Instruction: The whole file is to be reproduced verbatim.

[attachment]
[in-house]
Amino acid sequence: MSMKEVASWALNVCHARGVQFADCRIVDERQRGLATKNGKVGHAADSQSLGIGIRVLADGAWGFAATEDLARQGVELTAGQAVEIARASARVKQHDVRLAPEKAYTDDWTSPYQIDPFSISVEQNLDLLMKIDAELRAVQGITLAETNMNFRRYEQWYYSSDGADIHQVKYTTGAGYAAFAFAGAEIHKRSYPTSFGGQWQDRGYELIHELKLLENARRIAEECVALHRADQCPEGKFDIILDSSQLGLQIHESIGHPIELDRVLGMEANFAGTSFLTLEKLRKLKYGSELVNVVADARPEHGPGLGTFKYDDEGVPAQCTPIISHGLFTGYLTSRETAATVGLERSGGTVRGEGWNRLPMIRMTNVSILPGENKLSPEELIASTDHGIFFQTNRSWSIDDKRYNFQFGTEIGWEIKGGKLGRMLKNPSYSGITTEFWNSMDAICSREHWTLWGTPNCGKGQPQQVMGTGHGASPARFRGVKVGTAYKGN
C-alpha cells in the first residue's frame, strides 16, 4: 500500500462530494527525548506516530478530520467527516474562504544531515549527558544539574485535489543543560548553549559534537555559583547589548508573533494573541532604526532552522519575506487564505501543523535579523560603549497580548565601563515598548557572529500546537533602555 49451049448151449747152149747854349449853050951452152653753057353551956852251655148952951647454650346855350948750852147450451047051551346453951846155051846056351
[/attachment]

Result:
[in-house]
Amino acid sequence: MSMKEVASWALNVCHARGVQFADCRIVDERQRGLATKNGKVGHAADSQSLGIGIRVLADGAWGFAATEDLARQGVELTAGQAVEIARASARVKQHDVRLAPEKAYTDDWTSPYQIDPFSISVEQNLDLLMKIDAELRAVQGITLAETNMNFRRYEQWYYSSDGADIHQVKYTTGAGYAAFAFAGAEIHKRSYPTSFGGQWQDRGYELIHELKLLENARRIAEECVALHRADQCPEGKFDIILDSSQLGLQIHESIGHPIELDRVLGMEANFAGTSFLTLEKLRKLKYGSELVNVVADARPEHGPGLGTFKYDDEGVPAQCTPIISHGLFTGYLTSRETAATVGLERSGGTVRGEGWNRLPMIRMTNVSILPGENKLSPEELIASTDHGIFFQTNRSWSIDDKRYNFQFGTEIGWEIKGGKLGRMLKNPSYSGITTEFWNSMDAICSREHWTLWGTPNCGKGQPQQVMGTGHGASPARFRGVKVGTAYKGN
C-alpha cells in the first residue's frame, strides 16, 4: 500500500462530494527525548506516530478530520467527516474562504544531515549527558544539574485535489543543560548553549559534537555559583547589548508573533494573541532604526532552522519575506487564505501543523535579523560603549497580548565601563515598548557572529500546537533602555 49451049448151449747152149747854349449853050951452152653753057353551956852251655148952951647454650346855350948750852147450451047051551346453951846155051846056351